This Ballet Mockumentary Is Basically "The Office" of the Dance World
It's tricky to recognize Alejandro Alvarez Cadilla in the latest character he's written for himself. The fictional Milton Frank—star of the new mockumentary series "Off Kilter"—is a moody choreographer whose tender ego is easily bruised as he attempts to revive his floundering career. Cadilla, on the other hand, is down-to-earth and humble; the actor/filmmaker loves to chat about his family and is clearly more comfortable raving about his colleagues' successes than turning the spotlight on his own. But Milton Frank isn't something Cadilla pulled out of thin air—the character comes from everything Cadilla experienced during his many years as a dancer.
The Puerto Rican–born Cadilla started dabbling in filmmaking while still dancing in Spain's Compañía Nacional de Danza under Nacho Duato. After 15-odd years of experience at companies ranging from Les Grands Ballets Canadiens de Montréal to Ballett Frankfurt, he was starting to wonder what was next. Cadilla always had an interest in film, acting and writing—he sees a dynamic correlation between the flow of a cinematic shot and the flow of movement across a stage—so he enrolled in a local screenwriting course. For one assignment, he wrote a short biographical script about his stage fright, and shot it with a cheap camera. As luck would have it, the film was seen by American actor and producer Edward James Olmos, who included it in the Los Angeles Latino International Film Festival. It was favorably received and Cadilla felt encouraged. "I thought, Maybe I have an eye for this."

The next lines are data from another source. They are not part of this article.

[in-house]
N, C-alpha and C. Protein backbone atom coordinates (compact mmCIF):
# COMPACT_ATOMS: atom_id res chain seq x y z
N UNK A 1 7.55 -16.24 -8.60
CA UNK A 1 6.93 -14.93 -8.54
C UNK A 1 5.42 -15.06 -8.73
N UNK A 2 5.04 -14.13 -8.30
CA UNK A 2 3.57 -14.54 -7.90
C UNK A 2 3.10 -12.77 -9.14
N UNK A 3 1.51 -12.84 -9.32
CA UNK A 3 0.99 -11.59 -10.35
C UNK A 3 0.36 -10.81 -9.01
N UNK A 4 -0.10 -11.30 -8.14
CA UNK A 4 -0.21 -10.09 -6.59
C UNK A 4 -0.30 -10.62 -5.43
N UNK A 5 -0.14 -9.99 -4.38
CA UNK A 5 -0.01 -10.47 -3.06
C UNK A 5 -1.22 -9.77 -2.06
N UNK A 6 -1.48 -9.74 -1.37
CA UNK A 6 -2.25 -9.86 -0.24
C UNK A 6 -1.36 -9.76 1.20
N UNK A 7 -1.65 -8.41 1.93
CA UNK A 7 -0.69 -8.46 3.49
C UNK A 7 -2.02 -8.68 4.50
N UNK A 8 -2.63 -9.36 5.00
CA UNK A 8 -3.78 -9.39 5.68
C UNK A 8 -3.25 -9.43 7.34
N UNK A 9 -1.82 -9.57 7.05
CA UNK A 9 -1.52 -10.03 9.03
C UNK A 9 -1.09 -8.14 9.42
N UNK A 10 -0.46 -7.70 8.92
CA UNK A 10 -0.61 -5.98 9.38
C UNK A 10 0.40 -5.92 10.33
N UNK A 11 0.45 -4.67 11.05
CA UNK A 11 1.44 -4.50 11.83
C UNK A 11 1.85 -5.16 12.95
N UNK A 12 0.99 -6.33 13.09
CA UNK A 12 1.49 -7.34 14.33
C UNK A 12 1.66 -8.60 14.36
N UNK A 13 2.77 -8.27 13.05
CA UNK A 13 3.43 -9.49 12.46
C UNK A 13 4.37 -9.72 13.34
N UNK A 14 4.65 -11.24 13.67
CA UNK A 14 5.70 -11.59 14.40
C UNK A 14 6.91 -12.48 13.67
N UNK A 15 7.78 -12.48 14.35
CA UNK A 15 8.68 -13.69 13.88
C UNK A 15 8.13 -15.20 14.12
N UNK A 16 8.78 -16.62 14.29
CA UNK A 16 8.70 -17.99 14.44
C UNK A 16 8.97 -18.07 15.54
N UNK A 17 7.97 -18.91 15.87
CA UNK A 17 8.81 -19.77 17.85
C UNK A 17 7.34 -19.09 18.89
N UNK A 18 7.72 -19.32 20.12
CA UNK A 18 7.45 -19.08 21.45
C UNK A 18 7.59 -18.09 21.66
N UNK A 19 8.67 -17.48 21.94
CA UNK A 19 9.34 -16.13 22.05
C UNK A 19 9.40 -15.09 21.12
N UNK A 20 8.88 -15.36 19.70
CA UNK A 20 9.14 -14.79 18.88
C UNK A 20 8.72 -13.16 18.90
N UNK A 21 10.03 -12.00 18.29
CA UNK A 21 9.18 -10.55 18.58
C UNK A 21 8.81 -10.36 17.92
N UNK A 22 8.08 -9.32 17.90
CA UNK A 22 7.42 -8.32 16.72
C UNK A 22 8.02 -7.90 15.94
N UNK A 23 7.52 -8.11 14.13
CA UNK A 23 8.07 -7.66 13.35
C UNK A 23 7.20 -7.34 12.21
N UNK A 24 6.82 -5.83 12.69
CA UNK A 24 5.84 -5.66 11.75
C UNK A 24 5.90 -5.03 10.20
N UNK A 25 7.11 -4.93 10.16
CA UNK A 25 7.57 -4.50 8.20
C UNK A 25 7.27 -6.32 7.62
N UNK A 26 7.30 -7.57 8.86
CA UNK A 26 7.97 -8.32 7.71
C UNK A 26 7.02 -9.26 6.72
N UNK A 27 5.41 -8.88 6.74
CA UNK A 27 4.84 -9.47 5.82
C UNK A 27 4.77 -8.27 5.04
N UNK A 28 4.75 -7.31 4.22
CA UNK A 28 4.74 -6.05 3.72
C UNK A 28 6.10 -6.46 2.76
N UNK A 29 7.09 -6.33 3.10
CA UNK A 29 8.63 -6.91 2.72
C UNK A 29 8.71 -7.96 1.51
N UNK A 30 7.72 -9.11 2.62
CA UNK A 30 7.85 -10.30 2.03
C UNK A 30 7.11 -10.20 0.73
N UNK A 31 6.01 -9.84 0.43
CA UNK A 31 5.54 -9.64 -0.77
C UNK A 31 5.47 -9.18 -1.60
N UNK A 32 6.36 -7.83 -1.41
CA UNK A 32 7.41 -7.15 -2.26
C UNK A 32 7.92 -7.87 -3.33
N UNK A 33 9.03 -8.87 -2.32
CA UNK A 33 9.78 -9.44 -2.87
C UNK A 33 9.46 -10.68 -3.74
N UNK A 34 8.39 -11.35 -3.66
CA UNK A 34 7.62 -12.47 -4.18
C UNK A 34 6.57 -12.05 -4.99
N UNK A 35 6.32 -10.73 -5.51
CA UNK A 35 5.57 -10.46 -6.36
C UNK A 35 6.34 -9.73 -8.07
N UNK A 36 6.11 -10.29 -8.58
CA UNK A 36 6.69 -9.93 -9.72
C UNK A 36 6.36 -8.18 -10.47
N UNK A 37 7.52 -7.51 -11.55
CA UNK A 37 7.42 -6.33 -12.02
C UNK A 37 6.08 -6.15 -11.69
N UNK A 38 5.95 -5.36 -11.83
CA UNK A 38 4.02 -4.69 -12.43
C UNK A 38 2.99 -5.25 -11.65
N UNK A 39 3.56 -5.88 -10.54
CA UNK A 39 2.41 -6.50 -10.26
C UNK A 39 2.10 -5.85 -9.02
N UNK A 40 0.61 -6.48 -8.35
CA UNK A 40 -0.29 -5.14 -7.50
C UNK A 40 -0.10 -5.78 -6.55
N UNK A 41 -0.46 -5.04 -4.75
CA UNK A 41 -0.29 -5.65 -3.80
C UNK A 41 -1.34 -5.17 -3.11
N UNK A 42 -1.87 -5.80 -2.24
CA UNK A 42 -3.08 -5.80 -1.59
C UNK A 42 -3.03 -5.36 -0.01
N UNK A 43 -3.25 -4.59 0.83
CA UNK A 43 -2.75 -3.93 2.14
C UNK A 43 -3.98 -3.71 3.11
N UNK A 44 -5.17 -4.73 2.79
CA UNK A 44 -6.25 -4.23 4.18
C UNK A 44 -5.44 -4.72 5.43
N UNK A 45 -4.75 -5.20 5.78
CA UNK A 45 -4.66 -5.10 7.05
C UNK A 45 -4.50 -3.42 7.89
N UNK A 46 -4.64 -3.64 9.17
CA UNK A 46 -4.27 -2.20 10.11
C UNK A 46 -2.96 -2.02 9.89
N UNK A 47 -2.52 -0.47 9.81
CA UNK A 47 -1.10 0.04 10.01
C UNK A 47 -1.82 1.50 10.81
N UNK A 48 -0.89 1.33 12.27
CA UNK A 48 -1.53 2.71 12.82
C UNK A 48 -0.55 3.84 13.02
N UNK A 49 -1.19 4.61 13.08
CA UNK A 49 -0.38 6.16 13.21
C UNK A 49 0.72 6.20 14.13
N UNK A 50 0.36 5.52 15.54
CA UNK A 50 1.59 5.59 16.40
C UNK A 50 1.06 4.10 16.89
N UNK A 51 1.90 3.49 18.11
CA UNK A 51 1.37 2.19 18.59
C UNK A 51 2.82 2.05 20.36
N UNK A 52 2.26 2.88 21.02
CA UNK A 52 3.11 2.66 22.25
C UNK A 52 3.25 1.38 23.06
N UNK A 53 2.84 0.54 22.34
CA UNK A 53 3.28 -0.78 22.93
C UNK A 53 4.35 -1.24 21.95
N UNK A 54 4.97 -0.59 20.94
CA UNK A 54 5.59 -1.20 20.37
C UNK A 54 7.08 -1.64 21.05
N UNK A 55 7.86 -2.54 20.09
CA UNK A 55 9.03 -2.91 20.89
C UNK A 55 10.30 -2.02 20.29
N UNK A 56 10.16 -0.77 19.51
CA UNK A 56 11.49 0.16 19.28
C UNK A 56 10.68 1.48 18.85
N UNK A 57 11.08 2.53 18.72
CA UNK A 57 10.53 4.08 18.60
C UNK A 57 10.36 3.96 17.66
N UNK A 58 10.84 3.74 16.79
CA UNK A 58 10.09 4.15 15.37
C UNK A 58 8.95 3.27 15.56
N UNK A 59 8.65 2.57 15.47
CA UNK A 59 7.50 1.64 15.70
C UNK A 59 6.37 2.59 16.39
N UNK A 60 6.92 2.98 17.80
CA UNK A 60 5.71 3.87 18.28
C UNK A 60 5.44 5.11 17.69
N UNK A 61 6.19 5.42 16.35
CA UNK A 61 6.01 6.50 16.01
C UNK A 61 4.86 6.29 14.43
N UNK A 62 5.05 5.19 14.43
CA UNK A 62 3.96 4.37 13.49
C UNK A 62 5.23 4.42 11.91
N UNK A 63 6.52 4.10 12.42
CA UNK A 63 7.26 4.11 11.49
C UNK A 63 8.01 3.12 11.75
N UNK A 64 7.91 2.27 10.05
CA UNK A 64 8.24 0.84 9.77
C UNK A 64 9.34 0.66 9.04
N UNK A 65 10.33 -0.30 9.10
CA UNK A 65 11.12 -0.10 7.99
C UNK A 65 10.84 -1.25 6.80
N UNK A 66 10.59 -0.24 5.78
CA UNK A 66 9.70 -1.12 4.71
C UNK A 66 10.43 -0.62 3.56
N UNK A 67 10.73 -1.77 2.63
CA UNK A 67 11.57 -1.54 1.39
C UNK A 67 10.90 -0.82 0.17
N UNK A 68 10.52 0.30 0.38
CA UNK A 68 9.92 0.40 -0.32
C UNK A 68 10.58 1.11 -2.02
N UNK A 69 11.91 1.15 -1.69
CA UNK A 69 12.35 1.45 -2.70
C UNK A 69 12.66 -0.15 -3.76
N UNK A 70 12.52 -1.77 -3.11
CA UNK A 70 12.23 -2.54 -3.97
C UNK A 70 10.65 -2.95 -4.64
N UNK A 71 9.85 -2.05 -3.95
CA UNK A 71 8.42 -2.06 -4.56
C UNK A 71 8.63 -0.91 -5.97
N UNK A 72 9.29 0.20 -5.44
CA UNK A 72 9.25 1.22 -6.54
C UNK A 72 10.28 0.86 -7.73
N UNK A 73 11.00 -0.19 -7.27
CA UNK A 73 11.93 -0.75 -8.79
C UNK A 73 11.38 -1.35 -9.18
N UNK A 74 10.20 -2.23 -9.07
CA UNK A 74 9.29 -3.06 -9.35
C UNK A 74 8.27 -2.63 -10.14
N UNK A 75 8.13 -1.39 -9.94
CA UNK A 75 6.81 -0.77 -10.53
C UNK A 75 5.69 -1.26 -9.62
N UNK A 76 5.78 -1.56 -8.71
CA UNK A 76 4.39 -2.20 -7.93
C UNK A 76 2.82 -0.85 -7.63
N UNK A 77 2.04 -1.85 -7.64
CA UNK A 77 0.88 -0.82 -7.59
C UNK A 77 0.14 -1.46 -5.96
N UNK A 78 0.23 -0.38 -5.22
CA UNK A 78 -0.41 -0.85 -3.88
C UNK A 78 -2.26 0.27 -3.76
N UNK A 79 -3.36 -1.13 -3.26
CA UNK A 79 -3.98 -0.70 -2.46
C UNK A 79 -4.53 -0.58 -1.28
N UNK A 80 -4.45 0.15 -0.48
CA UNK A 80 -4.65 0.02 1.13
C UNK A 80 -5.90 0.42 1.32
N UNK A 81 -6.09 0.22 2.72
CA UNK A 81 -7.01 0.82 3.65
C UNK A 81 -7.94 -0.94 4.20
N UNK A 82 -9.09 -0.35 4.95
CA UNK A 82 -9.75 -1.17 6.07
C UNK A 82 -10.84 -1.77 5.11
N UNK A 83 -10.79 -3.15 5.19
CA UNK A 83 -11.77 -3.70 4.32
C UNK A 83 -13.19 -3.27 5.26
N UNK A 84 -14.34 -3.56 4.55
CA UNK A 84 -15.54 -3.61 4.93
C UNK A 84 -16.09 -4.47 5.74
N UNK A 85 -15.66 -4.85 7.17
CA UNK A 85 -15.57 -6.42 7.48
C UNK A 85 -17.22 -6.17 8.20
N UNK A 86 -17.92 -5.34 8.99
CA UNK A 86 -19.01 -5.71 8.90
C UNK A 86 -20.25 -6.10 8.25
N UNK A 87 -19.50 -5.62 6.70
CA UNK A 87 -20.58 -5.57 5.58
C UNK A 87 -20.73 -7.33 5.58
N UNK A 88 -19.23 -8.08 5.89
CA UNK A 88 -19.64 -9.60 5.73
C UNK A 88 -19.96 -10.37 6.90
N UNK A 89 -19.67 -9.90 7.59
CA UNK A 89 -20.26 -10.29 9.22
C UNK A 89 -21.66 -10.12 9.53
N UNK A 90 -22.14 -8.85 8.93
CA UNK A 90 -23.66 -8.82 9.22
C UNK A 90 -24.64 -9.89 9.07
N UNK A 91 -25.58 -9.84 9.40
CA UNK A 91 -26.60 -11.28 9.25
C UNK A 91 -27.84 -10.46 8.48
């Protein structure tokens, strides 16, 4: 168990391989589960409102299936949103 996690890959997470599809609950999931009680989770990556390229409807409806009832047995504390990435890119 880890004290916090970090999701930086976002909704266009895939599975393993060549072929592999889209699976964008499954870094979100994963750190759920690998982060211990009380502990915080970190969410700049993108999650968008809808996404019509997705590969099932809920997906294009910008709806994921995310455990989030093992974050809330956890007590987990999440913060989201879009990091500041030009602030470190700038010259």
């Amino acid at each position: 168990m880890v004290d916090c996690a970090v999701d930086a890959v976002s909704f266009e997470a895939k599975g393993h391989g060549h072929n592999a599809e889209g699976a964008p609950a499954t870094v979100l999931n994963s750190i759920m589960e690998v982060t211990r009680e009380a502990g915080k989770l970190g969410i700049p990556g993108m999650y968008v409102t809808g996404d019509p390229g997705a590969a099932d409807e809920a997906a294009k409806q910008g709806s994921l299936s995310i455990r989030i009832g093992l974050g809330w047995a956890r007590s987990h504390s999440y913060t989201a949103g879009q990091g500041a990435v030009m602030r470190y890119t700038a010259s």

Acting was also on his mind. "I would have been an actor if I'd never discovered dance," he says. So in 2007, he spent a year at the Oxford School of Drama. When he returned to Madrid he took his first stab at making a mockumentary, about the lives and intrigues of a ballet company, casting his former colleagues in the project.